By Huw Jones and Carolyn Cohn
LONDON (Reuters) – Britain’s financial watchdog said it would urgently ask the courts to clarify uncertainty over whether businesses can claim compensation for disruption caused by the coronavirus pandemic.
The Financial Conduct Authority (FCA) also told all insurers to assess whether they should be giving partial policy refunds during the pandemic.
A national lockdown to fight the pandemic has forced many companies to temporarily suspend operations and furlough staff.
“We have been clear that we believe in the majority of cases business interruption insurance was not purchased to, and is unlikely to, cover the current emergency,” FCA interim chief executive Christopher Woolard said in a statement on Friday.
“However, there remain a number of policies where it is clear that the firm has an obligation to pay out.”
Lloyd’s of London insurer Hiscox is among firms that have come under pressure from small businesses to pay out for business interruption, along with FTSE 100 insurer RSA French insurer AXA and Australian firm QBE.
The FCA said it had written to “a small number of firms” to ask if they were declining business interruption claims. It said it would seek a response by May 15 and then “consider which firms to ask to join the court process”.
However, the FCA said court action would not determine how much could be payable under individual policies.
QBE said the FCA had not written to it. The other insurers did not immediately respond to requests for comment on Friday. Insurers previously said they seek to pay valid claims quickly.
The Association of British Insurers said it would “support any process that will provide clarity and certainty for the minority of customers who are disputing whether they should be covered”.
ABI Director General Huw Evans in a statement also said that the vast majority of business interruption policies did not cover pandemics and noted the UK government had confirmed it would not seek to retrospectively change contracts.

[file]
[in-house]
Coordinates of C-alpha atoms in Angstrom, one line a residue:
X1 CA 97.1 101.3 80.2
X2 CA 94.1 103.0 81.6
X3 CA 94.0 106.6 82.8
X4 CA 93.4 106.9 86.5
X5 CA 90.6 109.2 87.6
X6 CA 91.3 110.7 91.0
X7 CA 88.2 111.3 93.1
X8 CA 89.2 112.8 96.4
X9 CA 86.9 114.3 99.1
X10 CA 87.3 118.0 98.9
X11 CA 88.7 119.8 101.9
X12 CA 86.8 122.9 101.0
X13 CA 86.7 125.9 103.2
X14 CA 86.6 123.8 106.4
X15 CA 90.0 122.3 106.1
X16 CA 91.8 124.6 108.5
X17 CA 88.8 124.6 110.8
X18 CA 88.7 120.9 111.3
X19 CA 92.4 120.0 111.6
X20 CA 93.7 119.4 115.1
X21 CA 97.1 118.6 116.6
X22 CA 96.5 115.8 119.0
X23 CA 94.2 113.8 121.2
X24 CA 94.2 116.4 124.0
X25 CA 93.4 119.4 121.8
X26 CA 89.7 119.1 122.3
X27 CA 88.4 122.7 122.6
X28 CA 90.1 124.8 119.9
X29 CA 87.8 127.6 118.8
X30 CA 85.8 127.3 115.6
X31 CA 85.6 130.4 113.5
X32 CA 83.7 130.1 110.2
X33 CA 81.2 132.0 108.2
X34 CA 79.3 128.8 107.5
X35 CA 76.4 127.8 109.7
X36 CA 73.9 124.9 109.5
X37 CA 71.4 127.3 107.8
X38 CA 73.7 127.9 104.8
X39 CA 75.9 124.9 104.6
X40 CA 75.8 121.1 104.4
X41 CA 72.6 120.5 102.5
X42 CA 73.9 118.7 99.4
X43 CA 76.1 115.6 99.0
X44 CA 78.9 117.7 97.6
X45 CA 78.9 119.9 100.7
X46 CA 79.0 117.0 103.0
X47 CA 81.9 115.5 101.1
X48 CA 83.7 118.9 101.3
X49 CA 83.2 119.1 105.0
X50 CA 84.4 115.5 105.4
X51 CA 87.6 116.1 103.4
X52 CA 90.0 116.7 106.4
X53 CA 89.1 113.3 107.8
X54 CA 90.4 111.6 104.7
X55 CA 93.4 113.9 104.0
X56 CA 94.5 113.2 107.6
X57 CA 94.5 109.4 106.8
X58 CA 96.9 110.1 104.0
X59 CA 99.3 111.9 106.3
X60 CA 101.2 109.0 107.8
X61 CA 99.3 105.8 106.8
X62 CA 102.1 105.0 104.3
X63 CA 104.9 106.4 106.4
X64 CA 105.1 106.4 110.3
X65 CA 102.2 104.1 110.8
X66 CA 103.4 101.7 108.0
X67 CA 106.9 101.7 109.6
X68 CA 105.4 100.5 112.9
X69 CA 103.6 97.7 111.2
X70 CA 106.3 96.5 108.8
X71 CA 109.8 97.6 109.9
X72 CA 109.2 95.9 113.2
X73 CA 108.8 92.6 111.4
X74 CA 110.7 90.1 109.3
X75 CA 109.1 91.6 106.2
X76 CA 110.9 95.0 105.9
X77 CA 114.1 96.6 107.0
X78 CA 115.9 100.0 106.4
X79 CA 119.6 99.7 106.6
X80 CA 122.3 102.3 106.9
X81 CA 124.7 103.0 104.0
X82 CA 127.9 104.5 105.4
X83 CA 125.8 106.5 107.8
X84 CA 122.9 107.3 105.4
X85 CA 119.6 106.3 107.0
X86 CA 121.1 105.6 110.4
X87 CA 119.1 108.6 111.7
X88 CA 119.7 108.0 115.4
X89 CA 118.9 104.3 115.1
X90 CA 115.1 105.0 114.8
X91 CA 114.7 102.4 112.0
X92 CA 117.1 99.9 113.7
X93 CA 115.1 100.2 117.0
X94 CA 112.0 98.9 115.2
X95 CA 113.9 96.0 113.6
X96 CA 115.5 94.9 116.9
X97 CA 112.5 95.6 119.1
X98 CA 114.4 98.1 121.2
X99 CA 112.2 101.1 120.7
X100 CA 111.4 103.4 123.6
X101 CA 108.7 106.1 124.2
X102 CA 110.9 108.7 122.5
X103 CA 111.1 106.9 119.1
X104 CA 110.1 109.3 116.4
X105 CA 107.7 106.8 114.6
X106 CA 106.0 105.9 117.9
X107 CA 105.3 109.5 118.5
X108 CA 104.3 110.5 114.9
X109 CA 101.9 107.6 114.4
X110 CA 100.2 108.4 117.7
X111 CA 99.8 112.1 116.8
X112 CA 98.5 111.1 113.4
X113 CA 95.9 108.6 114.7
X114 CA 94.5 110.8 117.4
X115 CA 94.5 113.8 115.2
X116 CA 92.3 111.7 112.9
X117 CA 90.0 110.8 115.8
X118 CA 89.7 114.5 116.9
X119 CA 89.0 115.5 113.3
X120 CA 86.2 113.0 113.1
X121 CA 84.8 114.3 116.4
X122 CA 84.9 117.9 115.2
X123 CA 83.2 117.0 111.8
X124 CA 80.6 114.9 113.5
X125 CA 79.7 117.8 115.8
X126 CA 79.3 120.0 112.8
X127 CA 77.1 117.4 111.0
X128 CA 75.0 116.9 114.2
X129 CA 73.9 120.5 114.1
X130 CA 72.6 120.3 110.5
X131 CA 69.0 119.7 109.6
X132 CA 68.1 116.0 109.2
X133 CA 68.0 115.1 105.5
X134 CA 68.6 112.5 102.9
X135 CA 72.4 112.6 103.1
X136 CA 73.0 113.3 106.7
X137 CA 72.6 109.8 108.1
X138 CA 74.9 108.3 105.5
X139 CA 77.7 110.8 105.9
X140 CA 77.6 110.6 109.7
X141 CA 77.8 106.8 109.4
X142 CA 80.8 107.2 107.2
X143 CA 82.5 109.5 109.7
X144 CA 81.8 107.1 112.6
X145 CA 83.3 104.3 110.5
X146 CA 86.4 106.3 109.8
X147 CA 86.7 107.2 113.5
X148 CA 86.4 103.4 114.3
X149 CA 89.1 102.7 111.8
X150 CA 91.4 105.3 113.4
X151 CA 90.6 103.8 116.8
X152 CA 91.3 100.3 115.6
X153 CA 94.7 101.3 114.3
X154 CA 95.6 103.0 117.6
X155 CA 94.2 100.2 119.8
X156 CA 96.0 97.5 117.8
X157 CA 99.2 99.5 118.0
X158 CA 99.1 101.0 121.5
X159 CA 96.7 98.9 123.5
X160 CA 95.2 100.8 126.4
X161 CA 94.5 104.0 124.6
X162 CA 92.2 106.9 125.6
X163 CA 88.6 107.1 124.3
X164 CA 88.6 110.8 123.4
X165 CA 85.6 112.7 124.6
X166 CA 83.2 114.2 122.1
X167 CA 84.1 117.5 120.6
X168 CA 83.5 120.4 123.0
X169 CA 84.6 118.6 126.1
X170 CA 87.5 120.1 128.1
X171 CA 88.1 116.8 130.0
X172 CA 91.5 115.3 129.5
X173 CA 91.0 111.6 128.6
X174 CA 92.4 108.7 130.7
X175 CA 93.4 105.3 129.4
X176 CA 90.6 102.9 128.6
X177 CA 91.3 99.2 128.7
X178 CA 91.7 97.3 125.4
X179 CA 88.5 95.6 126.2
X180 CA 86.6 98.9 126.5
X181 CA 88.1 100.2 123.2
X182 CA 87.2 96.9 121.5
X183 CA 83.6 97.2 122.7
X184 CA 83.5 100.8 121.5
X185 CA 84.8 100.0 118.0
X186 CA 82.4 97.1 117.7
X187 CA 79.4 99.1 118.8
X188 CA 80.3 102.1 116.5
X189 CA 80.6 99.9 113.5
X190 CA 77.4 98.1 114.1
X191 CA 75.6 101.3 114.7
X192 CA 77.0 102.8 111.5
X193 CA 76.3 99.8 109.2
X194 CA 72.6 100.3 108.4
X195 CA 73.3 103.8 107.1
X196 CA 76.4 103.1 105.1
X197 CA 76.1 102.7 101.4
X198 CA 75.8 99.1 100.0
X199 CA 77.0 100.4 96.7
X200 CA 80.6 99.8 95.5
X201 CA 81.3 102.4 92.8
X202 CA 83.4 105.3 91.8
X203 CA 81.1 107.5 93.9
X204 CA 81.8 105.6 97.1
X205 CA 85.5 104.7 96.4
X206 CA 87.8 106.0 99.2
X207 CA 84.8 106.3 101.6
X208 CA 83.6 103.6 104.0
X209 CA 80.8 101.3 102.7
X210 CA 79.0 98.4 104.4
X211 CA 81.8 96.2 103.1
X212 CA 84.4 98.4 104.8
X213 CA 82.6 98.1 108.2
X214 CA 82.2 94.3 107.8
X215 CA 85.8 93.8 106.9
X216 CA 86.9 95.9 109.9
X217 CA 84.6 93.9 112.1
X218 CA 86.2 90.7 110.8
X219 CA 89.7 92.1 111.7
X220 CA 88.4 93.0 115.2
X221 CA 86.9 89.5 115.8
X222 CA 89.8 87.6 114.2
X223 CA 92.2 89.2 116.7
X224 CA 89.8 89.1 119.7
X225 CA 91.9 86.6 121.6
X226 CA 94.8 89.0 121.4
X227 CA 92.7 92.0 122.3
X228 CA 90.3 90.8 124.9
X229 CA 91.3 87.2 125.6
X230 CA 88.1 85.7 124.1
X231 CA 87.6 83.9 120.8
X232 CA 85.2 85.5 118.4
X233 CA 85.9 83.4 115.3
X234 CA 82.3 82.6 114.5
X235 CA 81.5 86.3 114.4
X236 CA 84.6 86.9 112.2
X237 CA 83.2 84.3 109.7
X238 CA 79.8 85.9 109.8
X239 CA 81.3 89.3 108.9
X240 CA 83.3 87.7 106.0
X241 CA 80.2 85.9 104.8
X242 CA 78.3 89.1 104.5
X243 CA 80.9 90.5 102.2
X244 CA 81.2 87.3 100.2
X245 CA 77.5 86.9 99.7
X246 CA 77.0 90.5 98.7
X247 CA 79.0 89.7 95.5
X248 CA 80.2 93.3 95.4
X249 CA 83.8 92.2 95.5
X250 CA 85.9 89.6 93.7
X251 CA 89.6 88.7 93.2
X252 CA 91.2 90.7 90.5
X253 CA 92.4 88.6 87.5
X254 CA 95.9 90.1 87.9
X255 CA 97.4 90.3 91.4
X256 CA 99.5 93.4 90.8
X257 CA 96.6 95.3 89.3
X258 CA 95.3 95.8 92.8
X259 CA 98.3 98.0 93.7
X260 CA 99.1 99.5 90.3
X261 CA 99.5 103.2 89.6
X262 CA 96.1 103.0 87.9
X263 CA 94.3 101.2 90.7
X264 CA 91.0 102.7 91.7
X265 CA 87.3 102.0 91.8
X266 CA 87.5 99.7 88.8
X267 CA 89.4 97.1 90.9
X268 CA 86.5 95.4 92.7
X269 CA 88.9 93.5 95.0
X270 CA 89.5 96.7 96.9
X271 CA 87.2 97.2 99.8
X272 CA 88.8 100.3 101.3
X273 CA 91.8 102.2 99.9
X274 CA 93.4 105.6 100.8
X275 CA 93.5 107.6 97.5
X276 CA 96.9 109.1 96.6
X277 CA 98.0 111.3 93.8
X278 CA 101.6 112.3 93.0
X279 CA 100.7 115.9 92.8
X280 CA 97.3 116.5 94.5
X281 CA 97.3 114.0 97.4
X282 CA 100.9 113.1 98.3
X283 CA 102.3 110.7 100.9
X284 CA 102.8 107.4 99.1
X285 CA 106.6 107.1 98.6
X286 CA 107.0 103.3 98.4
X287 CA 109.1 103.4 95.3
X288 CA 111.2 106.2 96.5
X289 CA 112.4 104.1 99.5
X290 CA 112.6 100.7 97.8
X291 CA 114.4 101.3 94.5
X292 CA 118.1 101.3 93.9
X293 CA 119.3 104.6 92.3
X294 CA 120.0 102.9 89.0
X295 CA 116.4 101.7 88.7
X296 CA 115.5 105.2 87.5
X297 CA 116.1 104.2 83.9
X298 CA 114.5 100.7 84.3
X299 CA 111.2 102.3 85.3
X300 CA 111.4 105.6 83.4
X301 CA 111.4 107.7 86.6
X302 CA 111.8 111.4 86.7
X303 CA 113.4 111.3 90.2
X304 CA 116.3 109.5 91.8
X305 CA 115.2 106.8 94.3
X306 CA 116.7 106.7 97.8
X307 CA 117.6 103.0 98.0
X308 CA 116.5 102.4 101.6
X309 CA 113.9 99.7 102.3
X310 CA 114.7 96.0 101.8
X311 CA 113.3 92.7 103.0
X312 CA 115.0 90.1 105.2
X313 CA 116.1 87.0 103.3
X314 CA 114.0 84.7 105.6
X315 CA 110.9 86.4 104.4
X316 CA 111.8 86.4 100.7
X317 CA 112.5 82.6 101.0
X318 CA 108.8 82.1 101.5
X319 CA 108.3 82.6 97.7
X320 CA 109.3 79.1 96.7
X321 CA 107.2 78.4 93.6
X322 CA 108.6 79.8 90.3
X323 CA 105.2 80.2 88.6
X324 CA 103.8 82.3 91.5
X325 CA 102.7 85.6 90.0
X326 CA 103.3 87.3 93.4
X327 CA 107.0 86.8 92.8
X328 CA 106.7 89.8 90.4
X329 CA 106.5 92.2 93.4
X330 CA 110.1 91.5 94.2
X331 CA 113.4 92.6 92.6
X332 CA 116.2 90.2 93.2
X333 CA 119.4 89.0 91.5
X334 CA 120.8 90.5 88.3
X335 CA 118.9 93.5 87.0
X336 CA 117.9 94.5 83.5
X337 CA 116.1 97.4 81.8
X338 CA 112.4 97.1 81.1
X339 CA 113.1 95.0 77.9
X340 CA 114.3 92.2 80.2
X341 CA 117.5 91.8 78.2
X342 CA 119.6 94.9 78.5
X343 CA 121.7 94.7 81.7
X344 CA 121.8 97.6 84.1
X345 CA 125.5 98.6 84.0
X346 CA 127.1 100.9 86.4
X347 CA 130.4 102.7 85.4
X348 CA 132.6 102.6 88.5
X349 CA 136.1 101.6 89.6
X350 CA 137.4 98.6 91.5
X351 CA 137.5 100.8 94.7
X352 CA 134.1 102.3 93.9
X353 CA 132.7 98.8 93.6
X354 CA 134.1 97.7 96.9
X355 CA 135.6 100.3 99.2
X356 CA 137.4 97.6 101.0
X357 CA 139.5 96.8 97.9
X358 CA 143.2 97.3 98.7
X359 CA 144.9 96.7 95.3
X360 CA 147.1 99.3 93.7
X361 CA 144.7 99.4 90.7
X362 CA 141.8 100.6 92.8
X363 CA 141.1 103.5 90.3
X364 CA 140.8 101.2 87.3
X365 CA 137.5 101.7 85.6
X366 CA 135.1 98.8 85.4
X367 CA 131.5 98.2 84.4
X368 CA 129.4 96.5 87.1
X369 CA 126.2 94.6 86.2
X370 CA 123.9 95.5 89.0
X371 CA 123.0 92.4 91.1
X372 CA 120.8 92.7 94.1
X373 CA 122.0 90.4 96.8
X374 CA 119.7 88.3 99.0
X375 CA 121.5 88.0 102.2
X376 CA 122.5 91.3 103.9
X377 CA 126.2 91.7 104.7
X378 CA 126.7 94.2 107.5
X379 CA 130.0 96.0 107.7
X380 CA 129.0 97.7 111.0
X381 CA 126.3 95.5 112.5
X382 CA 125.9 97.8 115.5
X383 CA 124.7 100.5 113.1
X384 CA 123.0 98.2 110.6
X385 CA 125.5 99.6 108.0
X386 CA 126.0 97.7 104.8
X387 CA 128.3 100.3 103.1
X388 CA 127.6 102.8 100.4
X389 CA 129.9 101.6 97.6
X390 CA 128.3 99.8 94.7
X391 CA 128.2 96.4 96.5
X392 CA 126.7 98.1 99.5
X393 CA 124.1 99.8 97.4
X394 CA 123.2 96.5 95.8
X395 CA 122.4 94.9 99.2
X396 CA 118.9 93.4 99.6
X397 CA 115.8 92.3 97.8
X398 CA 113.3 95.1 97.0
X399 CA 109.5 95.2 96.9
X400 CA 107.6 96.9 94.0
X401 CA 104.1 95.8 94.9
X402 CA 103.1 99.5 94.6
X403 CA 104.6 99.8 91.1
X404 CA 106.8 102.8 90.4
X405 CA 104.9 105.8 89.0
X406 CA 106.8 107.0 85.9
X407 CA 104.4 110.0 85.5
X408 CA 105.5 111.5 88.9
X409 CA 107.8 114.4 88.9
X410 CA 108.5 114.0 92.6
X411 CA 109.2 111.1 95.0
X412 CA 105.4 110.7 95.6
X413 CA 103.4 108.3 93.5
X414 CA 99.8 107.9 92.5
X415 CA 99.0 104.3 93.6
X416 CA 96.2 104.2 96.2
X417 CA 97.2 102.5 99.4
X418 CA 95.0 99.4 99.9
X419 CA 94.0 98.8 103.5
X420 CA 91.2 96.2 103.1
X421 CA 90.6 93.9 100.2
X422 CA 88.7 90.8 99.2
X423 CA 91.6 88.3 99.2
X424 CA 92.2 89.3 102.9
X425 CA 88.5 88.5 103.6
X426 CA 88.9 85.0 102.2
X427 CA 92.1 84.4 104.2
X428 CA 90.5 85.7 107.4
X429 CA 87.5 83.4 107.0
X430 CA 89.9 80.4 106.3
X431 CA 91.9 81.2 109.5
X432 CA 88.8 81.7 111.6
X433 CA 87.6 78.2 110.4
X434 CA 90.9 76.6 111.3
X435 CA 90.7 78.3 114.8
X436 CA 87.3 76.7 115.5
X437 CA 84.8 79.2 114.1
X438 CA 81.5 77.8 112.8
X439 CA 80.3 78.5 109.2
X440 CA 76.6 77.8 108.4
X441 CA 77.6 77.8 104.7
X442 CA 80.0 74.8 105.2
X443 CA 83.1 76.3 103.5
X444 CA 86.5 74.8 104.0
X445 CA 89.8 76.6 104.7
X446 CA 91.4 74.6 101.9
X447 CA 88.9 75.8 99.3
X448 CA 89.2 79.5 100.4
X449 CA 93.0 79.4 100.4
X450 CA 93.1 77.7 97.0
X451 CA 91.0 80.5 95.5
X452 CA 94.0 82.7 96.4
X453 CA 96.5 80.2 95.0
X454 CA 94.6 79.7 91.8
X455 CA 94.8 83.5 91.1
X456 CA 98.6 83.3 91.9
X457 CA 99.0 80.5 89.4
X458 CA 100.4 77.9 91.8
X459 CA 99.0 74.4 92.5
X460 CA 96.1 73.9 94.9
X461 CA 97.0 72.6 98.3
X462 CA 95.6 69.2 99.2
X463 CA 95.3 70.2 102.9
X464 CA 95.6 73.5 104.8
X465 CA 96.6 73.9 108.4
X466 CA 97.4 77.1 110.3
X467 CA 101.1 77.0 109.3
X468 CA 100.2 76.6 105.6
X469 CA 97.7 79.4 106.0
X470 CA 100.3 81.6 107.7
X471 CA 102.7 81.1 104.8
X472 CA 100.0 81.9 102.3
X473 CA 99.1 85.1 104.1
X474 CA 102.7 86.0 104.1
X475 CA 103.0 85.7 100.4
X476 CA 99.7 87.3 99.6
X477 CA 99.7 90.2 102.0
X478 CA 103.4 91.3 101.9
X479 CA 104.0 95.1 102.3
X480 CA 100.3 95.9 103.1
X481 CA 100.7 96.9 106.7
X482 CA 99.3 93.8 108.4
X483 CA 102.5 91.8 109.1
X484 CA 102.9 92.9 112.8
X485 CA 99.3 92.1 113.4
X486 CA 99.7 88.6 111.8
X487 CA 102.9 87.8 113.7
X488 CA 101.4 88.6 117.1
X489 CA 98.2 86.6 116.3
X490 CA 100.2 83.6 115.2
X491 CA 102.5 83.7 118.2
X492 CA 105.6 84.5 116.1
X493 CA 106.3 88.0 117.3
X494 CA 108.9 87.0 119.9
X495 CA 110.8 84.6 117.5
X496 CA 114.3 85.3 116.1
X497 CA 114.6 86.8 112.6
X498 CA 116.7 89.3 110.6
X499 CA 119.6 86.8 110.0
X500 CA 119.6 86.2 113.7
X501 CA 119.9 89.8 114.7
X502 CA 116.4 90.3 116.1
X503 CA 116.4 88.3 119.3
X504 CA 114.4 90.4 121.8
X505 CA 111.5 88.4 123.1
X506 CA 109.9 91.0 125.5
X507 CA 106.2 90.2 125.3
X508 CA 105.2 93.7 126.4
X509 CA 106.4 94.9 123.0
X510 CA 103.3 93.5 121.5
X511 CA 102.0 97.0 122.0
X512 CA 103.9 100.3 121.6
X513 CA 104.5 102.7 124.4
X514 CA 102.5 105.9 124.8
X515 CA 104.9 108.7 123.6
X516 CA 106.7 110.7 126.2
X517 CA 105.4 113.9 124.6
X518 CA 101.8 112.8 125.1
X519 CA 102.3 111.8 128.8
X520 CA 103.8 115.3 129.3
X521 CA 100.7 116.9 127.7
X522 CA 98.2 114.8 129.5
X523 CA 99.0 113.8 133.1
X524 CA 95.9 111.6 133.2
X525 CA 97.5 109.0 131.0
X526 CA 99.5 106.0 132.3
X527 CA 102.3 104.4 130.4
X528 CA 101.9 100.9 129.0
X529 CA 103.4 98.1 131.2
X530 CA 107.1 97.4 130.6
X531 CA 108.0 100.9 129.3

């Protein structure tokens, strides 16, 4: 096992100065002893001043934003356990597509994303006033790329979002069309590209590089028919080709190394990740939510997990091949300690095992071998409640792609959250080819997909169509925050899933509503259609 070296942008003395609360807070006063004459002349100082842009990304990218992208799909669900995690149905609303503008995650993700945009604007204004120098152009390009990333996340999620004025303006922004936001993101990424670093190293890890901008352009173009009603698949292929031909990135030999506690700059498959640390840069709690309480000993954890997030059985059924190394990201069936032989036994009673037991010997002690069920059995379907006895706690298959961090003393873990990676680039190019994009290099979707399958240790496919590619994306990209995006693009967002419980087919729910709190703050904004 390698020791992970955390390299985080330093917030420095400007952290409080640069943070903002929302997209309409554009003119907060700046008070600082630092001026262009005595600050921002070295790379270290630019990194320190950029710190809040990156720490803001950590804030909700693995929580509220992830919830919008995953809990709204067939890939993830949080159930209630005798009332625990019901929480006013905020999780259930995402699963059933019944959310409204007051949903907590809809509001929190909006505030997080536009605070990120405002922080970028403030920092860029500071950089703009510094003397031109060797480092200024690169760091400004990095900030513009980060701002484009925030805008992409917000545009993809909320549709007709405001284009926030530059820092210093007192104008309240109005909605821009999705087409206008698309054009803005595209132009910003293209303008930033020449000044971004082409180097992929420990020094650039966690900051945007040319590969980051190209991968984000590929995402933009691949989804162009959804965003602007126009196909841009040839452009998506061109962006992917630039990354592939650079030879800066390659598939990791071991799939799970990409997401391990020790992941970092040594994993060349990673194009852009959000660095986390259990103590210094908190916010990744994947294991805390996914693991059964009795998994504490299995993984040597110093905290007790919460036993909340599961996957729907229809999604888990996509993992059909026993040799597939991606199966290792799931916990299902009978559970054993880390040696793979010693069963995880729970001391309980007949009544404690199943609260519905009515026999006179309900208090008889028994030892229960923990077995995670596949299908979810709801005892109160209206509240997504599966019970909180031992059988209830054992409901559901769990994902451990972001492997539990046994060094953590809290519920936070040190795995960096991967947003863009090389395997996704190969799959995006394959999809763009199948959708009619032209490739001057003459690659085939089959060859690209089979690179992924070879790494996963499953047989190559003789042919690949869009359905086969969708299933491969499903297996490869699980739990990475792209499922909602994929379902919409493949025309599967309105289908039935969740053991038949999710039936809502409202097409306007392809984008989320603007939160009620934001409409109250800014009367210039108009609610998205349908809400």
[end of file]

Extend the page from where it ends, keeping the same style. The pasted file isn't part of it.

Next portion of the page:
In the United States, eight states have introduced legislation which would require insurers to pay claims, mainly to small businesses, despite exclusions.
The British Insurance Brokers Association said the FCA’s move to obtain clarity on business insurance was a step in the right direction, while Alistair Handyside, executive chair of The Professional Association of Self-Caterers, said many members believed they were covered and he would be sending a report to the FCA.
In guidance that will come into effect in mid May, the FCA suggested insurers could help struggling customers with premium payment holidays or the waiving of administration, cancellation and missed payment charges.
Insurers will also have six months to check whether their products still deliver the benefits promised, the FCA said.
For example, it said boiler cover insurers may not be able to offer the annual service included in many policies, while liability insurance may not currently be relevant to businesses such as hairdressers, bars and restaurants that are closed.
Insurers could refund some premiums or suspend monthly payments for a certain period of time, the FCA said.
Motor insurer Admiral has refunded 110 million pounds to customers, following rebates made by top U.S. motor insurers.
Peel Hunt analysts said they expected other UK insurers to follow, given refunds have been “mandated by the regulator”.
(Additional reporting by Muvija M., editing by Kirsten Donovan)